The Stream draws for its stories from the flow of social media in the Middle East, a flow that's grown positively torrential over the last six months. independent participants on Twitter and Facebook have frequently outpaced even the most competent and committed reporters. And the best of them have in turn contributed to the stream.
Hosts Derrick Ashong and Ahmed Shihab-Eldin turned their studios, a thunderdome of screens, into a hellbroth of feeds and videos for the 30-minute show's online beta premiere. Ashong described it as a "social media community with its own daily TV program." The broadcast debut is in two weeks.
The beta premiere looked at Mexicans using social media to counter drug violence, a Yemeni blogger's return home and Indian anti-corruption efforts.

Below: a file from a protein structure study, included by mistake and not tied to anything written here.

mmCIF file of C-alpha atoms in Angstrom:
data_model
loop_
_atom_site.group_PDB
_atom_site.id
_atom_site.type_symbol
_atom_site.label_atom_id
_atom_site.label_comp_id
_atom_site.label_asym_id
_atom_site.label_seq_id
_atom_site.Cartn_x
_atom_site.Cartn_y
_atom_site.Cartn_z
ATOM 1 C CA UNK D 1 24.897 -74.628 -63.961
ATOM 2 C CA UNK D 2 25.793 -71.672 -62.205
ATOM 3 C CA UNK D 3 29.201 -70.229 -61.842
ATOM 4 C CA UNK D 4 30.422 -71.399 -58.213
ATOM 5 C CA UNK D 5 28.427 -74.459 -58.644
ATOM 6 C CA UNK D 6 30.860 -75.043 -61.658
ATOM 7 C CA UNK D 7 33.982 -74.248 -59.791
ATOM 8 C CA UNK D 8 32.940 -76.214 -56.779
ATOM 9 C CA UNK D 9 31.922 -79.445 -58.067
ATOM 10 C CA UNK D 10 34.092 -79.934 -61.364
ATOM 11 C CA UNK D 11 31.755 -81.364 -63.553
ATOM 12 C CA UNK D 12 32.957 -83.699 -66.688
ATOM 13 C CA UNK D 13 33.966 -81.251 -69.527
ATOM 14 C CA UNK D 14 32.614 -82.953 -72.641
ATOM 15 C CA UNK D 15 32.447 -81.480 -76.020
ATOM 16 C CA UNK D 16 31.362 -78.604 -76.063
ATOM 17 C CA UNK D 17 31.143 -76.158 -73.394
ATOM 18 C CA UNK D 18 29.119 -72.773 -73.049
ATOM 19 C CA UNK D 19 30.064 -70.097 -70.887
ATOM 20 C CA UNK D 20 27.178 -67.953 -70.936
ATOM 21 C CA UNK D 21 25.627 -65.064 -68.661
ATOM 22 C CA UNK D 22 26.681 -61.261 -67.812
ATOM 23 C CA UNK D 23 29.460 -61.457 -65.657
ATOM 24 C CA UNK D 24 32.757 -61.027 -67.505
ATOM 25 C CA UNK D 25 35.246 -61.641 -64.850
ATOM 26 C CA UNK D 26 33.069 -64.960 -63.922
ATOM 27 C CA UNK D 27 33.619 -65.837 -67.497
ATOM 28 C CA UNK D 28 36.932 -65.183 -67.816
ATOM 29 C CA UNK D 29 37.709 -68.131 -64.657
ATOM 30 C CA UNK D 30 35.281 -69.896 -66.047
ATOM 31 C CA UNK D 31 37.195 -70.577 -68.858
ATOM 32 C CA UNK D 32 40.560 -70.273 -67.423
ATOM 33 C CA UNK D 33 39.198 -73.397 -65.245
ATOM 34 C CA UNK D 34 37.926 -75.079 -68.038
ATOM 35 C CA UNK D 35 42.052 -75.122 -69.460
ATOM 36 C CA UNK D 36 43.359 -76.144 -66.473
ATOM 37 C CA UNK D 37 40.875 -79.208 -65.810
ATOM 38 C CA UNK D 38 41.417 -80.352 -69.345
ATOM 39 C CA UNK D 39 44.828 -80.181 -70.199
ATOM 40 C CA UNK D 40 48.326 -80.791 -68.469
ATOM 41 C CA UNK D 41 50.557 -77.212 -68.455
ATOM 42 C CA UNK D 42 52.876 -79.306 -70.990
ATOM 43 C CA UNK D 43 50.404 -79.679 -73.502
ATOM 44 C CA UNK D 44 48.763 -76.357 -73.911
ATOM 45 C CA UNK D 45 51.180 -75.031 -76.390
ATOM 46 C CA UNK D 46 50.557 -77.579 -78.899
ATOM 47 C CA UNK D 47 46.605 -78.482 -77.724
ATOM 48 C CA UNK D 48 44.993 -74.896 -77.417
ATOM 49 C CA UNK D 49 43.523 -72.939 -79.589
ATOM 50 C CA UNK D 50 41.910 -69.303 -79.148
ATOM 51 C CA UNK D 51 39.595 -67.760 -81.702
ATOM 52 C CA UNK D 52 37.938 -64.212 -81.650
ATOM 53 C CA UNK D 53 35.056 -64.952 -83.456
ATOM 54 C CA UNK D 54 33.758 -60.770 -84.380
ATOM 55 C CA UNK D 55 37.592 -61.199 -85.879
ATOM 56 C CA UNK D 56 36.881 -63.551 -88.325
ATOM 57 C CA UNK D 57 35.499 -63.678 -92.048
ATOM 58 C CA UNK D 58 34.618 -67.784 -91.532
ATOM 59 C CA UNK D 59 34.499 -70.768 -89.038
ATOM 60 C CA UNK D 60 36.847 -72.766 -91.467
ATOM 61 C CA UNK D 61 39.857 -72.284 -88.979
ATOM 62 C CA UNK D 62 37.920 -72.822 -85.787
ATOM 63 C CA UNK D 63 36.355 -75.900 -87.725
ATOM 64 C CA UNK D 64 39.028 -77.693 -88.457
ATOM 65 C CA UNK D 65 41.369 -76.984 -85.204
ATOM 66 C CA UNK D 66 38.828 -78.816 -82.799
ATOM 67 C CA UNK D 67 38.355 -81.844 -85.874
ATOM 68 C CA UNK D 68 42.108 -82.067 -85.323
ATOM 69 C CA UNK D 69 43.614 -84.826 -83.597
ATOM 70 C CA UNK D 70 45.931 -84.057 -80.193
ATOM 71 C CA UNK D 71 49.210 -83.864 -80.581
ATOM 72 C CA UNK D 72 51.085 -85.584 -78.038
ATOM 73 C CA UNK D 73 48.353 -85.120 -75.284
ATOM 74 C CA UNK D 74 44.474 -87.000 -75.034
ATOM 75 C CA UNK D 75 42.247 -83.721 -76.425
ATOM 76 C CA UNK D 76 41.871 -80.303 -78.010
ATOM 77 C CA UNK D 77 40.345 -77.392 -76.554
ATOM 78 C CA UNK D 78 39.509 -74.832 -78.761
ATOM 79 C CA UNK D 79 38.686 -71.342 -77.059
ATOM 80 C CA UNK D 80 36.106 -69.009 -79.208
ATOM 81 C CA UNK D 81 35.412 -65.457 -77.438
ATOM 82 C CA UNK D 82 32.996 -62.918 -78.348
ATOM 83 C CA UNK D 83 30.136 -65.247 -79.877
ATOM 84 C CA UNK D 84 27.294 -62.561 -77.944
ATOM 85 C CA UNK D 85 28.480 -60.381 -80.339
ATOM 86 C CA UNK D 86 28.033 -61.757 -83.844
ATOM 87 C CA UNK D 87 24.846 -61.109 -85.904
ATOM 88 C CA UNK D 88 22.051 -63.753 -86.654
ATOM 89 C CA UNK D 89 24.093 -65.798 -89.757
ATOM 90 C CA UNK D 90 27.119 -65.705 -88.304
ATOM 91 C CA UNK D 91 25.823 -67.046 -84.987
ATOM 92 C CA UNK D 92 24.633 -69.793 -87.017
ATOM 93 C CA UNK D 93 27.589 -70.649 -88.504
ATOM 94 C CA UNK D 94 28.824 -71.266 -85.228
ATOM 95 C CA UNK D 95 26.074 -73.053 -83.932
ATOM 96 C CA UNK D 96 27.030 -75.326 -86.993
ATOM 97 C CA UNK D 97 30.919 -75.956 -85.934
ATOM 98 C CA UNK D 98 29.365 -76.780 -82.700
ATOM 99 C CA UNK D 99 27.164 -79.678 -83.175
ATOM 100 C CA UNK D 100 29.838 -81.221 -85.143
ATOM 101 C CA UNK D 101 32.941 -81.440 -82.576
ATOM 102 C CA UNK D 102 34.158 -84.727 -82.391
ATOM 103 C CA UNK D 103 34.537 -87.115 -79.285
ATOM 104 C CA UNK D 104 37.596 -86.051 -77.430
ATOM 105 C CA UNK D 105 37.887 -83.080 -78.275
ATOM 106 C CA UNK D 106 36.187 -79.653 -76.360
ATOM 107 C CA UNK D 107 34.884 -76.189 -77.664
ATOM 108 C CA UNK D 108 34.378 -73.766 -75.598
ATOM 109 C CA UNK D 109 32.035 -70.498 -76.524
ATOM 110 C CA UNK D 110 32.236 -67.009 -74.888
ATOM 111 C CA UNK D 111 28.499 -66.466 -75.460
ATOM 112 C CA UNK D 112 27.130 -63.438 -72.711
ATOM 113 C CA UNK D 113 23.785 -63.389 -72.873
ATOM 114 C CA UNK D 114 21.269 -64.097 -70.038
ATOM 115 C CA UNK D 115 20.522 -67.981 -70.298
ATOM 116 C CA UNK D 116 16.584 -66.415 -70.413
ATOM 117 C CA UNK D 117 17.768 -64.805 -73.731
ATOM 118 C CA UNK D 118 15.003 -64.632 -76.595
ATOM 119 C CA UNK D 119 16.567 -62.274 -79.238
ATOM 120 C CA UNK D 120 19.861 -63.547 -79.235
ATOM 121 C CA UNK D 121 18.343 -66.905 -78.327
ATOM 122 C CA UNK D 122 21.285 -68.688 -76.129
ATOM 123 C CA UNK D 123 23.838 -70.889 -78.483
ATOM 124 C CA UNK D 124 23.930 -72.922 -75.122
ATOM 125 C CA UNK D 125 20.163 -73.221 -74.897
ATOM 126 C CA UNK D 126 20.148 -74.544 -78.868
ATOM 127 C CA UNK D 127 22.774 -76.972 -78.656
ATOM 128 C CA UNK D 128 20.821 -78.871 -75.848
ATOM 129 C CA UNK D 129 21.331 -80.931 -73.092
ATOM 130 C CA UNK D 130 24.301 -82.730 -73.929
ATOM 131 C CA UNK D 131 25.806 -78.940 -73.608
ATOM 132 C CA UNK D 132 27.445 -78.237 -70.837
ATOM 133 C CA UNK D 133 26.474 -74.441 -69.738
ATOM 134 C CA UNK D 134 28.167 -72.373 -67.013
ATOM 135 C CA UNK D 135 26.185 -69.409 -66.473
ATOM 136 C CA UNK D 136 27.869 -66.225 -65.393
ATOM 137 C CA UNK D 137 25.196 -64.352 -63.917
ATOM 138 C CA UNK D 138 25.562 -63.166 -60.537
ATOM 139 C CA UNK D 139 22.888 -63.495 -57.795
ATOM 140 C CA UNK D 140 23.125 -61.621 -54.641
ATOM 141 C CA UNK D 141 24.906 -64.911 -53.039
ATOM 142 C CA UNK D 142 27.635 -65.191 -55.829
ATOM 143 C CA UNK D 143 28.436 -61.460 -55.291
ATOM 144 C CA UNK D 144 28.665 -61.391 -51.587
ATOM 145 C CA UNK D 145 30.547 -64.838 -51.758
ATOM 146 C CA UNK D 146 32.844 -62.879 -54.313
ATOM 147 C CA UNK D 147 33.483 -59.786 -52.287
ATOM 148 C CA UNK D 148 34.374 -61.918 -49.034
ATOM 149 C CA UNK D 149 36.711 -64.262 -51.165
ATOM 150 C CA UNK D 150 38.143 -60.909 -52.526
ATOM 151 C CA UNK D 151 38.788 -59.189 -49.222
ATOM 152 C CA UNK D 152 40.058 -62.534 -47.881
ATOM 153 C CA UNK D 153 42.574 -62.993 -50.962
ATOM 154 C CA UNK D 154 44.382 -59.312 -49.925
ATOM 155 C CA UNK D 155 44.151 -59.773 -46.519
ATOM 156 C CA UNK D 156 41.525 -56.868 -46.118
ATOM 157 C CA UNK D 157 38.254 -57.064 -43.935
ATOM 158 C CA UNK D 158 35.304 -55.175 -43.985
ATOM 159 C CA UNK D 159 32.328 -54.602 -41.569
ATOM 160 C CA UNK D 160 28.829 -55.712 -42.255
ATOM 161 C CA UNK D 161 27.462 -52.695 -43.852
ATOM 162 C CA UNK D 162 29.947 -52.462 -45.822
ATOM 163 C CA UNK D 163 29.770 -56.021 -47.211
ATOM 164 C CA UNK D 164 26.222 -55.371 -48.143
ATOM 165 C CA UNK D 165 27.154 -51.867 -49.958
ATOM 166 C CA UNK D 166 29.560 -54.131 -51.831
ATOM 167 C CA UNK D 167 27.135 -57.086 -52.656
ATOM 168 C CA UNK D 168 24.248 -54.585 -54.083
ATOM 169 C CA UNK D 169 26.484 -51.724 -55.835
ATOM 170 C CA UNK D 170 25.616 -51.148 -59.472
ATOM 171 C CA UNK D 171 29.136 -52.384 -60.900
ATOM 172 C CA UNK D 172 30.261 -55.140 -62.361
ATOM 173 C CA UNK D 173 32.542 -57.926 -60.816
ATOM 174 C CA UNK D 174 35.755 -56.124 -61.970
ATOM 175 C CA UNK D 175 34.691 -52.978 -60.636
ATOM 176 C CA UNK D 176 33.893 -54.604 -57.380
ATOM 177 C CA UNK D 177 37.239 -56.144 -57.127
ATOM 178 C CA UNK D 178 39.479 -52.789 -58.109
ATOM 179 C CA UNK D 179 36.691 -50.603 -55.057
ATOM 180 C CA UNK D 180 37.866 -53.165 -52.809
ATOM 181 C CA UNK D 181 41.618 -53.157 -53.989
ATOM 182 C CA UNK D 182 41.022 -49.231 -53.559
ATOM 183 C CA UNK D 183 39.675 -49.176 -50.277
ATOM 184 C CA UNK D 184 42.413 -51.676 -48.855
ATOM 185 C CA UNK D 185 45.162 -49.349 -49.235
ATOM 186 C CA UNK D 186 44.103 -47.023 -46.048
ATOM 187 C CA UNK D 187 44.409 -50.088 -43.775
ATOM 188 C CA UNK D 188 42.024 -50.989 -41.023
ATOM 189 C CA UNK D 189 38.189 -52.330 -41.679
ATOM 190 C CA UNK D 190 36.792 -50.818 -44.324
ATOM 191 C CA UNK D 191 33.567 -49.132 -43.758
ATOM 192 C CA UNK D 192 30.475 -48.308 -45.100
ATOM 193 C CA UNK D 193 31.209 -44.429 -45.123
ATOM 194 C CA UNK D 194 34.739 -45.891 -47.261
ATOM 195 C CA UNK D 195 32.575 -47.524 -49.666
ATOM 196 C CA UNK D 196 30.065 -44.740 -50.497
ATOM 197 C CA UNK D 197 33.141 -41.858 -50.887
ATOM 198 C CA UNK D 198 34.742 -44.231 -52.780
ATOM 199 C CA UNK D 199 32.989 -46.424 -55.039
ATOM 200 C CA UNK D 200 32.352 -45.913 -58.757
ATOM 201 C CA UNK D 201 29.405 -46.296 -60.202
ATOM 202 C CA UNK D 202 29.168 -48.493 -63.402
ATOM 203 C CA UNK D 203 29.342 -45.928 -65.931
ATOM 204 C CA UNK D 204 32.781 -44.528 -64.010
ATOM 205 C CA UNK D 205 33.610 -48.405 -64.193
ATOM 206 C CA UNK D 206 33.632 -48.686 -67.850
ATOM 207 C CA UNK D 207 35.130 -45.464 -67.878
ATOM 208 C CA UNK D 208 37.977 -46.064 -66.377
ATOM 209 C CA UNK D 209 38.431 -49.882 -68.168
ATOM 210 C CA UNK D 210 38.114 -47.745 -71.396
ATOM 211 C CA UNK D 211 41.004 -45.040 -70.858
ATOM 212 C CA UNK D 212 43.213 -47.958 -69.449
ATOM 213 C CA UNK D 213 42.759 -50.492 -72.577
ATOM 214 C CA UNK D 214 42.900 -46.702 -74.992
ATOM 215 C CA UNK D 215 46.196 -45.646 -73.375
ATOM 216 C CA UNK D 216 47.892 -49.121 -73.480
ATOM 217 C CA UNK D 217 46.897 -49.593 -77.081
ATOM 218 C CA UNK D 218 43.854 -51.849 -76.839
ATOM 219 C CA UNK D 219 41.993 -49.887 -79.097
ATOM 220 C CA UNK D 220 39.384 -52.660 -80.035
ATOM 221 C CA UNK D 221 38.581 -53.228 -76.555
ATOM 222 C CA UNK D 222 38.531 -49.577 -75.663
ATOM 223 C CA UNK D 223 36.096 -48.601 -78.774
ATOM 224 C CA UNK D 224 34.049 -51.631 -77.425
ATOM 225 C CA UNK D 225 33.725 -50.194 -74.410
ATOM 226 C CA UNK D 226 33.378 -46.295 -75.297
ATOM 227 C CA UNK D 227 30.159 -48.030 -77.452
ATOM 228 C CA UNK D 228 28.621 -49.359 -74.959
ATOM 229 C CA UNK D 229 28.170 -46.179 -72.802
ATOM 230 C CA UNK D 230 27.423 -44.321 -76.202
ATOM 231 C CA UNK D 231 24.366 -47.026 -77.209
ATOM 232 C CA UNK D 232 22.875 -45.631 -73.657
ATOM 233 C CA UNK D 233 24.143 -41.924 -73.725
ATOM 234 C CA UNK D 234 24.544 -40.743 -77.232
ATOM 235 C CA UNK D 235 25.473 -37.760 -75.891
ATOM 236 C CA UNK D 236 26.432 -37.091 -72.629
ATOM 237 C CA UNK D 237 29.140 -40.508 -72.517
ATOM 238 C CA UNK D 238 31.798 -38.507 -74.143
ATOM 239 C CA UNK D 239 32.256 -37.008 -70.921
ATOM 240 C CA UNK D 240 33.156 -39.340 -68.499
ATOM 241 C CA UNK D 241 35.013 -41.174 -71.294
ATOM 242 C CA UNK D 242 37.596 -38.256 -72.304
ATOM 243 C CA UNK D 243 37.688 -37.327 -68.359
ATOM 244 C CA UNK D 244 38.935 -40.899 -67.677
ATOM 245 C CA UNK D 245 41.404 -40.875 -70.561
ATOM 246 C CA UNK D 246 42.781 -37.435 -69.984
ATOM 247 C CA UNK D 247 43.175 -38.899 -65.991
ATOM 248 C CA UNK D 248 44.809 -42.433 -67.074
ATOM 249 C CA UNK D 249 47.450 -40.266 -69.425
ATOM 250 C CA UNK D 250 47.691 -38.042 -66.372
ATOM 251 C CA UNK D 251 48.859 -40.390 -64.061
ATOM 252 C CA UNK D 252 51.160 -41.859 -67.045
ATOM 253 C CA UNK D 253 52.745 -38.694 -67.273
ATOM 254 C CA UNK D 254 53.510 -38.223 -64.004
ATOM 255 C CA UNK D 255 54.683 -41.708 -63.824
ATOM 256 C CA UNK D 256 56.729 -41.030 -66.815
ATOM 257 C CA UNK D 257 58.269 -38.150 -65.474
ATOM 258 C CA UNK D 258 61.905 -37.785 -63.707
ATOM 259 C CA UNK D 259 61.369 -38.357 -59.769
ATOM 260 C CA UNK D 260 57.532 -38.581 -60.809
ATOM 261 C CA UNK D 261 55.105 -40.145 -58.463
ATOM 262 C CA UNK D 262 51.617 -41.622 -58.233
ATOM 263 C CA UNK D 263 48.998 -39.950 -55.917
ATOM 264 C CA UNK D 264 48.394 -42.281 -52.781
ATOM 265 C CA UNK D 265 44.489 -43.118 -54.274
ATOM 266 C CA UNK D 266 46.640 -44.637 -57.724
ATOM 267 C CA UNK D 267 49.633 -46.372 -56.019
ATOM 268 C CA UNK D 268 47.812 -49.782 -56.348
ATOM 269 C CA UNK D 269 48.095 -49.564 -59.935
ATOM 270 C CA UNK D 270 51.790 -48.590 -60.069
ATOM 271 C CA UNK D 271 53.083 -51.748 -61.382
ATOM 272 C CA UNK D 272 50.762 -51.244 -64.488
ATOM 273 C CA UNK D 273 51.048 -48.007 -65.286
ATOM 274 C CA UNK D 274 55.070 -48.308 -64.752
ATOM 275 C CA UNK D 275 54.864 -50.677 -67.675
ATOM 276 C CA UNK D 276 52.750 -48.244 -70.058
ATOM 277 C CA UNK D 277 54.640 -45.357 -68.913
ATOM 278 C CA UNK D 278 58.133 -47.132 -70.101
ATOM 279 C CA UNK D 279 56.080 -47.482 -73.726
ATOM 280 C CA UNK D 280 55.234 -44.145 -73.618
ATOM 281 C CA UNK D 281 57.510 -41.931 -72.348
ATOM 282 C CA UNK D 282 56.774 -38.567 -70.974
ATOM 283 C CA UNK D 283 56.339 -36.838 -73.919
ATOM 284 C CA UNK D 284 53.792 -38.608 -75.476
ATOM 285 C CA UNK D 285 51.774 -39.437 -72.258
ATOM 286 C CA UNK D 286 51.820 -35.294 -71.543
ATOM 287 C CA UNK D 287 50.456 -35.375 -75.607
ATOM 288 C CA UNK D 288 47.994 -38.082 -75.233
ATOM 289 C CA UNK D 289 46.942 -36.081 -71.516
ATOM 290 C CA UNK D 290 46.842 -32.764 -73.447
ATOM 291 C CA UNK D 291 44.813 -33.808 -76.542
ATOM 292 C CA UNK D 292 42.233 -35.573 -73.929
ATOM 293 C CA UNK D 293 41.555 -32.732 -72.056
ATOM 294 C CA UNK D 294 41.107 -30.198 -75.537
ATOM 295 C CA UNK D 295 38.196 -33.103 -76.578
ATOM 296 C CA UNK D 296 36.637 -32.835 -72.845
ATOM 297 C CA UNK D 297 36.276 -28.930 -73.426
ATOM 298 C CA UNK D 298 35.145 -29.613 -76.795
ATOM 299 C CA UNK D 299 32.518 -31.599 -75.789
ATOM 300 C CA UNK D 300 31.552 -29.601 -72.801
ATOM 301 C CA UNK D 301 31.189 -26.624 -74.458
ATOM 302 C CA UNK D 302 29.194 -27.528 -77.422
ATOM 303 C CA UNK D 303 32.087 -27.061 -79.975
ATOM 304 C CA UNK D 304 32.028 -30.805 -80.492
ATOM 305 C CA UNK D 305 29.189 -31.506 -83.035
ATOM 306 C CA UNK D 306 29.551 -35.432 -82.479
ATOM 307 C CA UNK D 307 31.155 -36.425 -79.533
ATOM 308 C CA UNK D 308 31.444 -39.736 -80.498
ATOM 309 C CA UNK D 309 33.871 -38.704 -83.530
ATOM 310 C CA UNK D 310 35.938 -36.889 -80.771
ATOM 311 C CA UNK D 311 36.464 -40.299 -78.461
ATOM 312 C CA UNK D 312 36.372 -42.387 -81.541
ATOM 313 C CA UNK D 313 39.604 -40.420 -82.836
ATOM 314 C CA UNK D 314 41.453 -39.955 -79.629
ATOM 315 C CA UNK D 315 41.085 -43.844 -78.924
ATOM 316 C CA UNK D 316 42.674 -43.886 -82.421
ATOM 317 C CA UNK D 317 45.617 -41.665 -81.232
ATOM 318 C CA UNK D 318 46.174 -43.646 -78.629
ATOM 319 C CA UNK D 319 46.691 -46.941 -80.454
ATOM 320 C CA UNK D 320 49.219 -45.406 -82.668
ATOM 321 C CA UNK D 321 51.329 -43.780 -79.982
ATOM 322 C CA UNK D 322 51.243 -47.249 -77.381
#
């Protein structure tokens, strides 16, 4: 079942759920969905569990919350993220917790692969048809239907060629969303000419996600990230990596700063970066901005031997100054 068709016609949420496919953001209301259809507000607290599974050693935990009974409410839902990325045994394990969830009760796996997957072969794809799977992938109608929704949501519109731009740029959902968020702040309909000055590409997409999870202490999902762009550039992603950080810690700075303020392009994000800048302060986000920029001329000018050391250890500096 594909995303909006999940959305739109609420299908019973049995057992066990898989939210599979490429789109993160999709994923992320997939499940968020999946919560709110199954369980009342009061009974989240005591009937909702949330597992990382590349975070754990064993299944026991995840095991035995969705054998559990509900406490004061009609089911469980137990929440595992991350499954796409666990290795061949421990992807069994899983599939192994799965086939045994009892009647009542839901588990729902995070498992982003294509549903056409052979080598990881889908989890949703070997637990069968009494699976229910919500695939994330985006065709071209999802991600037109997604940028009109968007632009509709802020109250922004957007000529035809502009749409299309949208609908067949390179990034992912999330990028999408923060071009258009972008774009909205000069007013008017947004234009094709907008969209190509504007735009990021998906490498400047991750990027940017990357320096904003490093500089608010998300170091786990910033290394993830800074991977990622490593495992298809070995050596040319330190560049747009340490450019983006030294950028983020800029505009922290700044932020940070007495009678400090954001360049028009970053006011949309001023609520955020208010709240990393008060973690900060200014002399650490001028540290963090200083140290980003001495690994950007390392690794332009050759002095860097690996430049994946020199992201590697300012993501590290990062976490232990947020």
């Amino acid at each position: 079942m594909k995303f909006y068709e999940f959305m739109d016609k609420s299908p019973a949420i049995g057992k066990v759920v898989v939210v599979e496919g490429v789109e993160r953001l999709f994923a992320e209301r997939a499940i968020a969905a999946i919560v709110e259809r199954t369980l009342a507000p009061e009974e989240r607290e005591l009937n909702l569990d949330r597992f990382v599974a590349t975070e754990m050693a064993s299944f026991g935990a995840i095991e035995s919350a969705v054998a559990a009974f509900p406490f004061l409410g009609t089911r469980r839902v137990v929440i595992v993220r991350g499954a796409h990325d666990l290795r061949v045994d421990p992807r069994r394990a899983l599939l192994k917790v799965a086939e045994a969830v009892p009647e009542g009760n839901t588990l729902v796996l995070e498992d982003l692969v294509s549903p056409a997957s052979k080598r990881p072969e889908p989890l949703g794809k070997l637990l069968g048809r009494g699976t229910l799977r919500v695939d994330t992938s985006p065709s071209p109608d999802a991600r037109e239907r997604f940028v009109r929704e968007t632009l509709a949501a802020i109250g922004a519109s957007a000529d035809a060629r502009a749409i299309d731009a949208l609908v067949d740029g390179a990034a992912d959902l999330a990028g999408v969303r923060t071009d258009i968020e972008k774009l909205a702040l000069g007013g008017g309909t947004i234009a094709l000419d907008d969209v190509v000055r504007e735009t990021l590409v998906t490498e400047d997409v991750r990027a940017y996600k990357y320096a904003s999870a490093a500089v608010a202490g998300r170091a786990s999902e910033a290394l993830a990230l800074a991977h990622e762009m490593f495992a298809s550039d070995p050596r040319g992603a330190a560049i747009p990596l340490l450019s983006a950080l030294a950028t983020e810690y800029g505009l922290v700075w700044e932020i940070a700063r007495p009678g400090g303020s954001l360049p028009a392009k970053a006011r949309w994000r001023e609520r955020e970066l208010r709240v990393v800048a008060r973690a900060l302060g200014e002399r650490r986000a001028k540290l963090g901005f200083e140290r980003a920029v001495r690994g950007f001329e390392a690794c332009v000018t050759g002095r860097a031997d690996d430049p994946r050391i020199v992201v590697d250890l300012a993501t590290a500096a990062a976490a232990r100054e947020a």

"I thought it was great," said the Berkman Center's Jillian York, one of the guests on the premiere. "It was a bit unexpected: I thought I'd be talking about the social media aspects of the stories they sent me, but instead I was asked about the actual bits."
Two things struck me. First, it was professional. The people directing and curating the conversation were competent and agile. Second, the social media was a series of veins to be mined and lines along which communication ran, not ornamentation or gimmick.
Unsurprisingly, the show has a Twitter feed and a Facebook page, both of which are points of pretty vital conversation. The Stream uses Storify to curate information relating to a story. I admit I've yet to get my head around the utility of this tool as a story-telling medium, though I seem to be odd man out on this.
Other sources: Lost Remote